The Resurrection of Jesus – A Stretch of the Imagination?
Surely Catholics of the twenty-first century cannot be expected to believe that Jesus actually rose from the dead? Isn’t it a bit far-fetched, a major stretch of the imagination? Can we not just set this particular belief aside and simply love each other, be good to one another; isn’t that what Christianity is all about? Do we really need to believe in the Resurrection?
Think of those times you made one of those ‘pyramid’ constructions with a deck of cards. You whip away one card and the whole thing collapses. That would be Christianity if the truth of the BODILY Resurrection of Jesus proved null and void. St. Paul was crystal clear on this point: “If Christ had not been raised then our preaching is in vain and your faith is in vain” (1 Cor 15:14). All that you do to deepen your relationship with Jesus- daily prayer, regular reception of sacraments, works of charity etc. – and all that has been written and done in the name of Jesus over the past two millennia would collapse into NOTHINGNESS if He had not been raised from the dead on that Easter morning. It would all be completely worthless. ‘The Resurrection of Jesus,’ as we read in the Catechism, ‘is the crowning truth of our faith in Christ’ (CCC #638). It pulls everything together; definitively demonstrates the truth of Jesus’ words and promises; makes His claim to divinity absolutely undeniable.
“I am the resurrection and the life,” Jesus said. “He who believes in me, though he die, yet shall he live” (Jn 11:25). His death liberated us from sin; His resurrection burst open heaven’s doors for us, winning us an incredible new life of grace.
Matt Maher’s epic worship song conveys this beautifully:
‘Because he lives I can face tomorrow
Because he lives all fear is gone…’
Fear of what? Complete annihilation through death. For though we physically die still, it’s only temporary. Our soul goes to God (unless we choose otherwise) and begins eternal life with Him; and one day our bodies will be restored to us. So, death is no longer the end.
Nevertheless, you are likely to encounter many – even believers – throughout your life of discipleship who will dispute it even happened, who will try and explain it away, so it seems something like that it is, so that it’s more palatable to the modern ‘enlightened’ mind. I remember, for instance, coming across a research paper purely by chance several years ago, which attempted to assert that the apostles only said and did what they did because they were suffering from Post-Traumatic Stress Disorder (PTSD) after the trauma of losing Jesus in such a horrific way. Others will claim that upon reminiscing about Jesus – as we would typically do when we lose someone we love – the disciples simply came to realize that Jesus’ spirit remained with them interiorly, that this was all the resurrection meant; It was merely subjective, experienced in their minds and hearts. Others even claim that Jesus was not actually dead when they took Him down from the cross and laid Him in the tomb, that He simply recovered (not so sure they appreciate how expert the Roman soldiers were at their job – if they didn’t finish the job, their own lives would be forfeit!). Then, of course, we have the account in the Gospel of Matthew which speaks of the chief priests bribing the guards who had stood watch at the tomb: “Tell people, “His disciples came by night and stole him away while we were asleep” (Mt 28:13).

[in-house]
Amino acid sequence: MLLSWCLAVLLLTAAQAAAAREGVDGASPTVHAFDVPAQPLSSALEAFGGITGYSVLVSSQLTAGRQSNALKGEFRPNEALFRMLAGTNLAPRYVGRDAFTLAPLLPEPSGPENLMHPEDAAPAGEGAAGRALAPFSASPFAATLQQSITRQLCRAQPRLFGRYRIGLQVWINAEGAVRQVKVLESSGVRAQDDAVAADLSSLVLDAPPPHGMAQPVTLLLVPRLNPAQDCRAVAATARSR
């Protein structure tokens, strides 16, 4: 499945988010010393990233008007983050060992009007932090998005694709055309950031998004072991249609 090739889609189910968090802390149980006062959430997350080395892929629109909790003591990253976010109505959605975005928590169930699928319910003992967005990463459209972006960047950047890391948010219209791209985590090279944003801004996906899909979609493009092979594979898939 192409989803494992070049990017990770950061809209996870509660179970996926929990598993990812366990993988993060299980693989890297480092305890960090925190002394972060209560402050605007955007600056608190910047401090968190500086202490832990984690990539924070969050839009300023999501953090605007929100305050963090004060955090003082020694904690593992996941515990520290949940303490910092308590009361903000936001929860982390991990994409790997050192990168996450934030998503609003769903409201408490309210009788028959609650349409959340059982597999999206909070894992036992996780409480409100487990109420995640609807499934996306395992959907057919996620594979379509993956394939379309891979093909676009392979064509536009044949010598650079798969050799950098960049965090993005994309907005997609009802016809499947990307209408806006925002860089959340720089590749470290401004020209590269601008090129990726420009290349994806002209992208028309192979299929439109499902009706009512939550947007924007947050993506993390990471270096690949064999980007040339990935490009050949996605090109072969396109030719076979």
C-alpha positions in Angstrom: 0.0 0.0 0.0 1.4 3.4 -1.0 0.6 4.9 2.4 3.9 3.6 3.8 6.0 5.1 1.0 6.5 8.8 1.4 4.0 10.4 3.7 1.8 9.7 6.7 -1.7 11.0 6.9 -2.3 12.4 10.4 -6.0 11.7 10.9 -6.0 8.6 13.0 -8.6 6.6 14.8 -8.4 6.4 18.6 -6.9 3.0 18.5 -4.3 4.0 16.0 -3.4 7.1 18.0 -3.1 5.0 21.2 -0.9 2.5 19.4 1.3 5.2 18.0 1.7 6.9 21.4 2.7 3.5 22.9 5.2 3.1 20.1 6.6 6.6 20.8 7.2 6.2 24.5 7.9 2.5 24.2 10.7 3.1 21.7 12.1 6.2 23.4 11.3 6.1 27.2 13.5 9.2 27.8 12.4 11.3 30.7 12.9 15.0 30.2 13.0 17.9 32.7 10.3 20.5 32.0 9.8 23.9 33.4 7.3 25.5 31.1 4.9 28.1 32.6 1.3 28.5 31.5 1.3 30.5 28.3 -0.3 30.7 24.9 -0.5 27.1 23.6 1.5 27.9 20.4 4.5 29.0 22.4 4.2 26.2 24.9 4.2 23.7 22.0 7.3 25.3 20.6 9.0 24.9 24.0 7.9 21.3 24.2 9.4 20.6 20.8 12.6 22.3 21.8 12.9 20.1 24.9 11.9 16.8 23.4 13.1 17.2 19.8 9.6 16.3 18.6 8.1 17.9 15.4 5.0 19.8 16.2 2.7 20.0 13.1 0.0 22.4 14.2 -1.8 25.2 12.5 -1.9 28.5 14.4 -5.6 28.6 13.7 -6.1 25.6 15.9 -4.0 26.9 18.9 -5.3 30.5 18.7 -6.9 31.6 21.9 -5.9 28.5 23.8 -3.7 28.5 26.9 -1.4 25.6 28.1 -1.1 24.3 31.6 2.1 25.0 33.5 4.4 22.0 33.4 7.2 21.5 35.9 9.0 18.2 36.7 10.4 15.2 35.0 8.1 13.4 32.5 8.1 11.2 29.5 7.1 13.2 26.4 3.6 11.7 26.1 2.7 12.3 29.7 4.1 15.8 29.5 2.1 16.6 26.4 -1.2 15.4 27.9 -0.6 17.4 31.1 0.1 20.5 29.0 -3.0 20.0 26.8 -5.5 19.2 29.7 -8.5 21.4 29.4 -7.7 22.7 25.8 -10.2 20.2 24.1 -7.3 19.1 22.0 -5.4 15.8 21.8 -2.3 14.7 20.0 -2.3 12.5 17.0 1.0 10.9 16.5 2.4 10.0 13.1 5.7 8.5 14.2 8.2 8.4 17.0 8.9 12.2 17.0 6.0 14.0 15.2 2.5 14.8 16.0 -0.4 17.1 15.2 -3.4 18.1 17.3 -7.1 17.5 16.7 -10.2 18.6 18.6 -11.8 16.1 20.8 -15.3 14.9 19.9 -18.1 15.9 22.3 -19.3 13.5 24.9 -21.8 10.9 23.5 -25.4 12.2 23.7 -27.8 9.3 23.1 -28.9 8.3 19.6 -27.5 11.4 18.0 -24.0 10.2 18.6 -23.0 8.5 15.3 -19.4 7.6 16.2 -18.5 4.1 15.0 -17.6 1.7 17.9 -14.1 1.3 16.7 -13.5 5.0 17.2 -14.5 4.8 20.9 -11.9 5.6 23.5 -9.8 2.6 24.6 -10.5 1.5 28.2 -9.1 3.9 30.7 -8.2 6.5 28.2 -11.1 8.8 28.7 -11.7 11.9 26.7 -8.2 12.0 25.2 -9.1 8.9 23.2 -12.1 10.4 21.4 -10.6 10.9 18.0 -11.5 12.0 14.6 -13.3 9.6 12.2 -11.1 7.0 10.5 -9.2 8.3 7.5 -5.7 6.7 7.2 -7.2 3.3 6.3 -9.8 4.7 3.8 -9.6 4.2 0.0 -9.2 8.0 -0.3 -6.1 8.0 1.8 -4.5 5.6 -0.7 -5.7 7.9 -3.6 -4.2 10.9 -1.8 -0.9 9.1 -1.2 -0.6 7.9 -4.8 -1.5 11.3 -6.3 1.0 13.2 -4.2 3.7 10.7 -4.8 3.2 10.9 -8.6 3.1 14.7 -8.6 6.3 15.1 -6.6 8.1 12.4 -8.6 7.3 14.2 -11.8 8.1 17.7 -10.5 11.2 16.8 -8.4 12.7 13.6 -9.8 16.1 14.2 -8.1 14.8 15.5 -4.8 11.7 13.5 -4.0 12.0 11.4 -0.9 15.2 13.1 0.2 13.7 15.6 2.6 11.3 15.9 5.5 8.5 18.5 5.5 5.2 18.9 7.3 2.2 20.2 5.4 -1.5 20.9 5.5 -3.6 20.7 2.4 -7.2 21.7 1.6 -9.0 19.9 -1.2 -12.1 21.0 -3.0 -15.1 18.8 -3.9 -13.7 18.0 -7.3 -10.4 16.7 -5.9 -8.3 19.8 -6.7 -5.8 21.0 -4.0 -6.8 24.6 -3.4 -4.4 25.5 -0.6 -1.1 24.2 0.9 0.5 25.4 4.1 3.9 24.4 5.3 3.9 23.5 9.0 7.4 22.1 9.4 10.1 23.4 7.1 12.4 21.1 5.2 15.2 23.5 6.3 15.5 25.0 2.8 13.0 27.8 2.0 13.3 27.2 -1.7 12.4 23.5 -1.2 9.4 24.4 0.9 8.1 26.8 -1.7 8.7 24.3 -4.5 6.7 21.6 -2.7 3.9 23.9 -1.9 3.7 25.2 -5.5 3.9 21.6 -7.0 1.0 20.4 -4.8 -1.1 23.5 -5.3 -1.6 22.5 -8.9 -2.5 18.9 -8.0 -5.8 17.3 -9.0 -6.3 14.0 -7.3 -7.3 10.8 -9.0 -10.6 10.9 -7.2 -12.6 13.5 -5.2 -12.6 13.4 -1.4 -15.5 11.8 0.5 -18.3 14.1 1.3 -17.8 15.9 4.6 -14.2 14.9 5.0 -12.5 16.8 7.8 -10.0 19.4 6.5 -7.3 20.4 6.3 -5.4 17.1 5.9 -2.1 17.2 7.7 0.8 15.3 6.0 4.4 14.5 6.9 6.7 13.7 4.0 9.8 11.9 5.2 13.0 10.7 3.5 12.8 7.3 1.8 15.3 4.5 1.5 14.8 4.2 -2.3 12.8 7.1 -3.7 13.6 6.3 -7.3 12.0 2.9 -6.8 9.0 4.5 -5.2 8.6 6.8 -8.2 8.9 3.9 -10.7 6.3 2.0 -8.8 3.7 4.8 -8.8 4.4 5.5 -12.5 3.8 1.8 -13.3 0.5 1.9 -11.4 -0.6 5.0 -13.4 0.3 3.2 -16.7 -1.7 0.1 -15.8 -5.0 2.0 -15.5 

Such theories, however, are terribly unsatisfying when you match them to the Scripture accounts – and to the incredible courage, dogged determination and zeal shown by the apostles and early Christians as they strove to deliver the Good News of Jesus Christ to the world. “Can we really imagine,” as Bishop Barron says, “St. Paul tearing into Corinth with the earth-shaking message that a dead man was found to be quite inspiring?” He continues: “Again and again, they [the apostles] emphasise how discouraged, worn down, and confused they were after the crucifixion. That this dejected band would spontaneously generate the faith that would send them careering around the world with the message of the Resurrection strains credulity.”